Last week, Senator Elizabeth Warren sent a letter to the Obama Administration’s nominee for U.S. Trade Representative, Michael Froman, asking him to “immediately make fully public ” the negotiating text of the Trans Pacific Partnership (TPP). If that is not possible, Sen. Warren asked Froman to make public a “scrubbed” version which would include the language under negotiation, while hiding which country or countries proposed which version of text. She emphasized the need for the public to see the text in order to weigh in on the debate over the agreement, which will affect the internet and access to medicines, saying “I believe in transparency and democracy, and I think the U.S. Trade Representative should too.”
Peruvian Minister of Foreign Trade and Tourism José Silva Martinot – asked about intellectual property (IP) provisions proposed by the United States in the Trans Pacific Partnership negotiations – said on television that Peru will not accept terms that exceed those in its existing bilateral trade agreement with the U.S. The minister said “We as Peru have been clear and we will not go one millimeter beyond what has already negotiated.”
Peruvian officials have indicated their reluctance to exceed US-Peru FTA provisions on IP in the past, but recently they have come under increasing pressure not to give in to U.S. demands.
Big Pharma shows its influence in the Senate Finance Committee
[Reposted with permission from Oxfam America (Link)] Teenagers are notorious for giving one-word responses when their parents inquire how school is going. Last week’s Senate Finance Committee’s hearing on Michael Froman’s nomination as US Trade Representative reminded me of this dynamic.
Because so much of the interrogation airtime was devoted to grandstanding, rather than actual questioning, Mr. Froman seemed to have little option other than to say “yes” and express his willingness to work with a Senator on an issue. Teenagers will say just enough to end their parents’ lecturing and get them off of their backs, eye rolls an added bonus. Well-intentioned parents, after all, were teenagers once too and want to impart their knowledge.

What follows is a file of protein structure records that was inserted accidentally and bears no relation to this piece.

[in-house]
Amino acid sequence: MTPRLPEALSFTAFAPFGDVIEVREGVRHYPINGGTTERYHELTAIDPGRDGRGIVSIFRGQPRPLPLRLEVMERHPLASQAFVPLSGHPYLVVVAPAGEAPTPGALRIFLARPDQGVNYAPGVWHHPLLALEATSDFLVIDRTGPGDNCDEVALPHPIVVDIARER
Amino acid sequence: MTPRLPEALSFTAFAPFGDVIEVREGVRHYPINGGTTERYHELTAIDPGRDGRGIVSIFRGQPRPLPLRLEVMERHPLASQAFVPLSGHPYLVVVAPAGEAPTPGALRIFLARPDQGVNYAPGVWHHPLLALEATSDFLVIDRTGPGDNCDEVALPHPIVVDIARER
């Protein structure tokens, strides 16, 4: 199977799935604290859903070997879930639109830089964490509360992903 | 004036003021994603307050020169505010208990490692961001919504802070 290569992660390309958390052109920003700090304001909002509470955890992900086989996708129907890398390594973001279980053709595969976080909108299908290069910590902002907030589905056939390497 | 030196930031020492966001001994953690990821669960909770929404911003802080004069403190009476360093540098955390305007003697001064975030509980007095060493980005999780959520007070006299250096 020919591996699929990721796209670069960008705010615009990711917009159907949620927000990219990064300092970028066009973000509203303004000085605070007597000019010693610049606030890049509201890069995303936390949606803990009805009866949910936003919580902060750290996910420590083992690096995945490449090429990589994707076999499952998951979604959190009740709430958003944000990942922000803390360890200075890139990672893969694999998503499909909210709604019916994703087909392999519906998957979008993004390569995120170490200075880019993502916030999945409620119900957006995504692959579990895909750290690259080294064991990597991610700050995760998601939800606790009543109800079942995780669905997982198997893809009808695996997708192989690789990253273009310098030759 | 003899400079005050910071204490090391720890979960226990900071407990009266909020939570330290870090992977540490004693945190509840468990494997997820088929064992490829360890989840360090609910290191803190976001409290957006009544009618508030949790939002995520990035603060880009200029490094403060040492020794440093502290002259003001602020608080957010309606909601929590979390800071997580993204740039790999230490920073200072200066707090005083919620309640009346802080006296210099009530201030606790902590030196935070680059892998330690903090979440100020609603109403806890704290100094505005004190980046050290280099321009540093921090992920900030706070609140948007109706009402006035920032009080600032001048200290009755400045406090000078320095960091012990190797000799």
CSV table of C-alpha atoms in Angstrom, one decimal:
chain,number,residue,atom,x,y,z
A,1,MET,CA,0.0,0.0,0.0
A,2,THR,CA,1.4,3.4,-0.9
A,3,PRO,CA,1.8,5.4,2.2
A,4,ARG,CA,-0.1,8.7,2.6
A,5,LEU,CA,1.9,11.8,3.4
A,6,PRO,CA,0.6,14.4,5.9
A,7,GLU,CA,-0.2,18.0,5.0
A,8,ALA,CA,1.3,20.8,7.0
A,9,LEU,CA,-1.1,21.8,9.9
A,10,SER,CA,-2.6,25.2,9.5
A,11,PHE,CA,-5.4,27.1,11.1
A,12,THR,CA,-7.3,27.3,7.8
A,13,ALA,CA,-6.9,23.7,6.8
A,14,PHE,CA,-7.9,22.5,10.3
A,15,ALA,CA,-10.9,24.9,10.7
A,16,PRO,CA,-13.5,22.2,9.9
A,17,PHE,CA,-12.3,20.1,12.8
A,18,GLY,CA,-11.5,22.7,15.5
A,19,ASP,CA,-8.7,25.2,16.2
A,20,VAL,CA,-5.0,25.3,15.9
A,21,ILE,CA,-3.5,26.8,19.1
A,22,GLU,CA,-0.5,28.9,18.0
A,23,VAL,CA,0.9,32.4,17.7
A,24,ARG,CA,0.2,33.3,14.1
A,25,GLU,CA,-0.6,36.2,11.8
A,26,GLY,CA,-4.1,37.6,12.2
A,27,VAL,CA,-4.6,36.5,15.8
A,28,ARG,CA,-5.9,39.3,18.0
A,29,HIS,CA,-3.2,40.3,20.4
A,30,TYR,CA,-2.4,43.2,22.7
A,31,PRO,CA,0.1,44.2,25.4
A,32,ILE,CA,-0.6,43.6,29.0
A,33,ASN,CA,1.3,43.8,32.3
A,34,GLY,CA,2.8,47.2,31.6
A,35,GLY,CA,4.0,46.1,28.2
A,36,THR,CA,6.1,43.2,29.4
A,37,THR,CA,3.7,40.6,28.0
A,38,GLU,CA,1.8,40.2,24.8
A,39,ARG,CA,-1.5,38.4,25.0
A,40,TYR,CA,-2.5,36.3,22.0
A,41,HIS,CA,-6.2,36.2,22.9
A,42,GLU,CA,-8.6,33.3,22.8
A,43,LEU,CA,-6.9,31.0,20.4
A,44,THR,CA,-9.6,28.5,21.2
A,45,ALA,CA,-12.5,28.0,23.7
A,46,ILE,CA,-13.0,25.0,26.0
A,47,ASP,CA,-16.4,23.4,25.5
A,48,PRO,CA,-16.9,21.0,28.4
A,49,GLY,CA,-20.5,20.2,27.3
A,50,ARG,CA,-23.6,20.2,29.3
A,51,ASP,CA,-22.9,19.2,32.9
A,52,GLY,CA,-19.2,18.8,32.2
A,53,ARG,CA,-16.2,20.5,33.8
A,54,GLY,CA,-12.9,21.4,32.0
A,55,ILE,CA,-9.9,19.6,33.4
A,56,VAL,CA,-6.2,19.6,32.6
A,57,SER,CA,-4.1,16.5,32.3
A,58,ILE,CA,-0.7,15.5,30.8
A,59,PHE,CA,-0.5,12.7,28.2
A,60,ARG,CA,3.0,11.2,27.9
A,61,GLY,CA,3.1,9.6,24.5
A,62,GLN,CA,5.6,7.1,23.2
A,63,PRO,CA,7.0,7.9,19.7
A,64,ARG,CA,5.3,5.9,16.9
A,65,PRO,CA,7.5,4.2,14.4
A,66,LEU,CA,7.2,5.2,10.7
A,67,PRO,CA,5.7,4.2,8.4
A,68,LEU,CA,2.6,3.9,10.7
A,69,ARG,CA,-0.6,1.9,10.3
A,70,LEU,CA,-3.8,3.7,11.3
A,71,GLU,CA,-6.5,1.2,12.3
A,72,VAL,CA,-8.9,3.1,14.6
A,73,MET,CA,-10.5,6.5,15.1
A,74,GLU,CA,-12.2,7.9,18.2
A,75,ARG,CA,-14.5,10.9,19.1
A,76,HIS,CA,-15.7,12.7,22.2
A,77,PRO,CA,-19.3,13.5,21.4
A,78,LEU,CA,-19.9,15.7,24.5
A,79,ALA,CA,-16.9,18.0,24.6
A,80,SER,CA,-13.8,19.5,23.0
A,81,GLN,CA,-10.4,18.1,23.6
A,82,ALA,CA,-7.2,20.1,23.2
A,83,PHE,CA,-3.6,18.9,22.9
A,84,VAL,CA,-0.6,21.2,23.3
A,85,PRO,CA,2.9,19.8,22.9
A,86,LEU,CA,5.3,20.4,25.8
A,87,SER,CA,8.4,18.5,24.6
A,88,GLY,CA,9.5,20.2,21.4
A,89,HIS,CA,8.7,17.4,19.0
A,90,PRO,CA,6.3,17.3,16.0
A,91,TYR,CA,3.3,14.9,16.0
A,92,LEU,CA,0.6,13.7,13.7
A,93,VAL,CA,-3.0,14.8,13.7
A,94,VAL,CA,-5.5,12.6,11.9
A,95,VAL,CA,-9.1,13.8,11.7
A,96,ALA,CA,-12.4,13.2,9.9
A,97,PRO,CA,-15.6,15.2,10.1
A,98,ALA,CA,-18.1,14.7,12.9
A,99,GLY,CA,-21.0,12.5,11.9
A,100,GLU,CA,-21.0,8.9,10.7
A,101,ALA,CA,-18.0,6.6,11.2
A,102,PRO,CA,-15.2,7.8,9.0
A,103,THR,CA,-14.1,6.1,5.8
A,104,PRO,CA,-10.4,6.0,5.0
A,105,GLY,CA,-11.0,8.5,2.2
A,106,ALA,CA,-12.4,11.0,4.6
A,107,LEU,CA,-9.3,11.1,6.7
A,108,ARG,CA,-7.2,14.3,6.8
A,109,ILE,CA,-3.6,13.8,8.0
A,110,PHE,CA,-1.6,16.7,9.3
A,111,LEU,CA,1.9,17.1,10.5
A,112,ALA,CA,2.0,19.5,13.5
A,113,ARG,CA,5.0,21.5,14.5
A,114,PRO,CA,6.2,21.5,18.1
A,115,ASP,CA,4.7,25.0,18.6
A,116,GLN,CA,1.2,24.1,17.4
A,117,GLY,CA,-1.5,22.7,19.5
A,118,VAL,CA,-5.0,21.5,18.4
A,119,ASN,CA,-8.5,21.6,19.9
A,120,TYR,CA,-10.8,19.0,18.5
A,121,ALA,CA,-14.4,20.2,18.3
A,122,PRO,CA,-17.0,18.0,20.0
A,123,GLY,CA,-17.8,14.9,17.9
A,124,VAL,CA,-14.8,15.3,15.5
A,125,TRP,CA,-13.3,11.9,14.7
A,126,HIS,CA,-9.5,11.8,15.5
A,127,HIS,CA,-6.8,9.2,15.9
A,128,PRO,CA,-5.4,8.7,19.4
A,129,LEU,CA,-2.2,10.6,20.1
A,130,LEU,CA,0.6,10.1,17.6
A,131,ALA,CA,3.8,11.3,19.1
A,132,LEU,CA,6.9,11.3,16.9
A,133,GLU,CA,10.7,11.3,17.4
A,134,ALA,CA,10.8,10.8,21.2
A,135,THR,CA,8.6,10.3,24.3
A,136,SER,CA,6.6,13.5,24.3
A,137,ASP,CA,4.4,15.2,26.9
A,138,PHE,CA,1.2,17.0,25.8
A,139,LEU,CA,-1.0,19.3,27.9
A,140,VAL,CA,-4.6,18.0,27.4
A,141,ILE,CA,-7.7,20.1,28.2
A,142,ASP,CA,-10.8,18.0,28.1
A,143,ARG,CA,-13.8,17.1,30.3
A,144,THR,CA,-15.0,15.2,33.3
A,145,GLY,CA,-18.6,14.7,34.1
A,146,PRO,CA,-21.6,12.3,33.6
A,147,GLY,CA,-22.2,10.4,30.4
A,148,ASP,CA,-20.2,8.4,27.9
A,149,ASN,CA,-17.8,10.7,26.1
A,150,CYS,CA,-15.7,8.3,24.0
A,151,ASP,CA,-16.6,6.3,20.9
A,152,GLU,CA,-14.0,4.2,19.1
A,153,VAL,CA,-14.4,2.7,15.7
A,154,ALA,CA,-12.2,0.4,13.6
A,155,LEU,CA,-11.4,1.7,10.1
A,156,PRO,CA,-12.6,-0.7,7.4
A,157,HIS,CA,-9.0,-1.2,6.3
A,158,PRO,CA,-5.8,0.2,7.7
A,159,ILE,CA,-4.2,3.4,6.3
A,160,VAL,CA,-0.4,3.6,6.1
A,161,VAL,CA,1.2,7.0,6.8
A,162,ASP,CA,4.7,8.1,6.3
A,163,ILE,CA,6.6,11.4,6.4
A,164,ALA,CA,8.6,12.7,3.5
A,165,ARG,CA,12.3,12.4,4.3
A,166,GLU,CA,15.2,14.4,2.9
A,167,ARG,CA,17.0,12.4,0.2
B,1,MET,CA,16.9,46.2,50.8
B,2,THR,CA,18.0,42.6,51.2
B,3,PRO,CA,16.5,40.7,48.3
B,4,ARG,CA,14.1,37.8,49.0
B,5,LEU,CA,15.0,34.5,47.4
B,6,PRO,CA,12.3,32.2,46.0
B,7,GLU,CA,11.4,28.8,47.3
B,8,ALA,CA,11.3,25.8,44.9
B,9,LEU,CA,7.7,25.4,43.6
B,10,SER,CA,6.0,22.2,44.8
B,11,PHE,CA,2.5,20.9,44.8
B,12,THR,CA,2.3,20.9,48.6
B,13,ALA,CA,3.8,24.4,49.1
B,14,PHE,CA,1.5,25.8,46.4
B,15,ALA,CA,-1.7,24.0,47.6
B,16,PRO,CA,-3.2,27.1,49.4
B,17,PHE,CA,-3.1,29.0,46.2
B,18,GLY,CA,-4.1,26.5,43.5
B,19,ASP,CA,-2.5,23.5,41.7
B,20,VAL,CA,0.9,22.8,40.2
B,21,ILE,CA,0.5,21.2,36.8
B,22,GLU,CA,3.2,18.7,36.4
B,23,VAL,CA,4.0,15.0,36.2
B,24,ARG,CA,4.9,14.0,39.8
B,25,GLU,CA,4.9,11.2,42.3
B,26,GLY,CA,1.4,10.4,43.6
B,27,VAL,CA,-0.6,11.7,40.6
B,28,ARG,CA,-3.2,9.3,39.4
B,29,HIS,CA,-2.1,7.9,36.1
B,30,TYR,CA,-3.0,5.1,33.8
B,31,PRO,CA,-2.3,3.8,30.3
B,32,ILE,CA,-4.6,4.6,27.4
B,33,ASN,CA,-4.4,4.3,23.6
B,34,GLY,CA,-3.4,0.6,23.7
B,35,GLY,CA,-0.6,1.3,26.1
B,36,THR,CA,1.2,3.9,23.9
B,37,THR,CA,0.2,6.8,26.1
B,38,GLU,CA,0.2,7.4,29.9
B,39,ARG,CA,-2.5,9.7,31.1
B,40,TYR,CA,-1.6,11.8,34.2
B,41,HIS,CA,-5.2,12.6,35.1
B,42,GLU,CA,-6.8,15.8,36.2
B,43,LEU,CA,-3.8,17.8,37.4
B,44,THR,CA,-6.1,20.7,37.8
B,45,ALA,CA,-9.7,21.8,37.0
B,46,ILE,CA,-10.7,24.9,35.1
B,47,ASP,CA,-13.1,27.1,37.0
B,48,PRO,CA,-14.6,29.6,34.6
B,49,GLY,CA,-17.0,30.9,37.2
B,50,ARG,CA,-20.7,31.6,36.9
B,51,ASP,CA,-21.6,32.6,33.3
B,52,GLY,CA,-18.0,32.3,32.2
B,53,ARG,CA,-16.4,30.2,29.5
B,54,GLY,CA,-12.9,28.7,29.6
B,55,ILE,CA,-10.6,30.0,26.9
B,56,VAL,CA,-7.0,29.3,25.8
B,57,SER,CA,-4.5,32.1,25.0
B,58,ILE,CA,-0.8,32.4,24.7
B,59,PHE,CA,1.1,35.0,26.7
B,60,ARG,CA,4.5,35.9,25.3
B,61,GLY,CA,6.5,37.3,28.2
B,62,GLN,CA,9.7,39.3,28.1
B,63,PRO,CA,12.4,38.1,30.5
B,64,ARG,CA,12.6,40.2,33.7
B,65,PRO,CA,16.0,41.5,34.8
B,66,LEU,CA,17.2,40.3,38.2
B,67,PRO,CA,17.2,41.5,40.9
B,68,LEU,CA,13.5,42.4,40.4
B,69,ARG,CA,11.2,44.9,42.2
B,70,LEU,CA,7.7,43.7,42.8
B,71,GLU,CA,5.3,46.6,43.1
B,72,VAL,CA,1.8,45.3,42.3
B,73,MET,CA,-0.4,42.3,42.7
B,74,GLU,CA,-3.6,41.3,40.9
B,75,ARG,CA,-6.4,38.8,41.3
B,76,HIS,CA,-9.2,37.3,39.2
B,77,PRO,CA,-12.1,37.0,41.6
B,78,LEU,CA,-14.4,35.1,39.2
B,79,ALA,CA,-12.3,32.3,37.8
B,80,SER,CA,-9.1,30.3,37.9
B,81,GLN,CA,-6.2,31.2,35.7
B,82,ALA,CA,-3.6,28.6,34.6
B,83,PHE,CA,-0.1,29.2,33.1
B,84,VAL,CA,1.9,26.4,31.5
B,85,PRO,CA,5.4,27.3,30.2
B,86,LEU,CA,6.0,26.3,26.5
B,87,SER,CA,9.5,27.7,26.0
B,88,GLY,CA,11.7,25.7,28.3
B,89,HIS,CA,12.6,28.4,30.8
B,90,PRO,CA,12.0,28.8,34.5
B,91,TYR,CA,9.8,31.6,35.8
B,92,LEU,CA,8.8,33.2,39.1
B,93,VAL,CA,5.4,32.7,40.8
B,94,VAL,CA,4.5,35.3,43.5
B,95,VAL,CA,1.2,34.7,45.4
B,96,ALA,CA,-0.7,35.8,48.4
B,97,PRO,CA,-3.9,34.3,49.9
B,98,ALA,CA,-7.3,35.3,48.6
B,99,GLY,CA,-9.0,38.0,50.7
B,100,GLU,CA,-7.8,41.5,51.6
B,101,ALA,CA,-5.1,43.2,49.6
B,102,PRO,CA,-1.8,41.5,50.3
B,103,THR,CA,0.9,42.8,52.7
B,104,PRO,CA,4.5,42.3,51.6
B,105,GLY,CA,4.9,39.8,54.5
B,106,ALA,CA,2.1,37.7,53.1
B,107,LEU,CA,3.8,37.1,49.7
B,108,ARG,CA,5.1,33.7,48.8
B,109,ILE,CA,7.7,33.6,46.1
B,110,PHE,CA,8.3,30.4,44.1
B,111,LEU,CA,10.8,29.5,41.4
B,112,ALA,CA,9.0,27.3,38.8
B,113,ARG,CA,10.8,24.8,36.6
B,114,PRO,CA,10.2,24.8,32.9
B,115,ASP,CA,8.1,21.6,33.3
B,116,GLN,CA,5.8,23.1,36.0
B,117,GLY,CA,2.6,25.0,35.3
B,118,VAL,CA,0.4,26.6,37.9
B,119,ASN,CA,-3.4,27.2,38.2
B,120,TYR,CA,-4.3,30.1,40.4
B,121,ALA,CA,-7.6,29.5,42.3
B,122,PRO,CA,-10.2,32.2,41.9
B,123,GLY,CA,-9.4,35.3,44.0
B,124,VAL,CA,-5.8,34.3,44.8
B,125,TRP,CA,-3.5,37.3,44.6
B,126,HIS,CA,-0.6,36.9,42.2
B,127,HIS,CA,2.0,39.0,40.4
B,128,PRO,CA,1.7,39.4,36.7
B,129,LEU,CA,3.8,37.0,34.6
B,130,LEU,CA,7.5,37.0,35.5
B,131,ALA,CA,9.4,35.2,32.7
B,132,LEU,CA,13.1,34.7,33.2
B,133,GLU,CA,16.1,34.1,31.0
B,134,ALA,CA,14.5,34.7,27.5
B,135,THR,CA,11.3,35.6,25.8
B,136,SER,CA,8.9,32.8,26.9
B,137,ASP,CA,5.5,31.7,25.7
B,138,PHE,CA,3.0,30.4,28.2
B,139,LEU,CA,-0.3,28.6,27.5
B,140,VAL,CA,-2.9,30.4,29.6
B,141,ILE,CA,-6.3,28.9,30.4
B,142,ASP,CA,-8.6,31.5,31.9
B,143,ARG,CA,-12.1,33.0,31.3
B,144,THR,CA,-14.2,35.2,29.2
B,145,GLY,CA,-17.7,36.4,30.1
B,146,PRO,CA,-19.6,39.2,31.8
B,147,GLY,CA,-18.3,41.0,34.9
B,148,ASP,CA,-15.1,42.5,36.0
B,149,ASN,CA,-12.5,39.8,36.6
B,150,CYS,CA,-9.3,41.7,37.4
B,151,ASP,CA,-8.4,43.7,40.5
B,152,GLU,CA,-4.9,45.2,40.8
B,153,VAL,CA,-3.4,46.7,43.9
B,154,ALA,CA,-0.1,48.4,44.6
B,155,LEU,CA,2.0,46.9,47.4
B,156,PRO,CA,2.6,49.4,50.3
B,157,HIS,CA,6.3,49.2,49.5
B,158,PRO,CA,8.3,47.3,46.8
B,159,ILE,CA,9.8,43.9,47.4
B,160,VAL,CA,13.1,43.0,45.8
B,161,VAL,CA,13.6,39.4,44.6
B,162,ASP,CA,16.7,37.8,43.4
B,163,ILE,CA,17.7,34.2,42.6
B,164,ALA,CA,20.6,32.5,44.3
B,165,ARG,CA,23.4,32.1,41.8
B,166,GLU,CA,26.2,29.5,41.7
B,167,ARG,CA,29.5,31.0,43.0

Empowered by investment provisions in free trade agreements, corporations have challenged national laws, policies, and practices that protect the environment and public health. Phillip Morris’ challenges to cigarette plain packaging rules in Uruguay and Australia are the latest examples of such corporate actions. The Transpacific Partnership Agreement (TPP) also contains an investment chapter similar to the investment chapter in many FTAs. Would that chapter give corporations the same powers as other FTAs? Could it be used to challenge national measures designed to increase access to knowledge? Could it be used to challenge limits to copyright meant to protect consumers?
Last Thursday, the Senate Finance Committee held its confirmation hearing for the Obama Administration’s nominee for U.S. Trade Representative, Michael Froman. The hearing webpage has a webcast and prepared statements by Froman, as well as Chairman Baucus and Ranking Minority Leader Hatch. The opening statements were brief, so most of the hearing was Q&A. Themes that repeatedly came up were intellectual property protection in India and online, and Trade Promotion Authority (TPA). Senators Wyden and Baucus also discussed the transparency of trade negotiations. Baucus closed the hearing with a discussion of the role of the limitations and benefits of conducting trade policy within the multilateral trading system.
Last week Jim McDermott wrote an op-ed in Roll Call on the TPP in which he warned that the U.S. proposal for intellectual property in the TPP could “cost millions of lives in developing countries.” McDermott wrote that the proposal extends patent monopolies on pharmaceuticals further than TRIPS: “It would extend patents beyond the current 20-year norm and block national regulators from using existing clinical trial data to approve the production of generic or “bio-similar” drugs. Alarmingly, the proposal also outlaws ‘pre-grant opposition’ that allows doctors and patients to provide information to their governments about patents they believe do not meet national rules, an important democratic safeguard. The proposal also requires the patenting of new versions of old medicines, even when the new versions offer no additional therapeutic benefits. It even requires patenting of surgical, therapeutic and diagnostic methods, which not only is unethical but also could increase medical liability and the cost of practice.”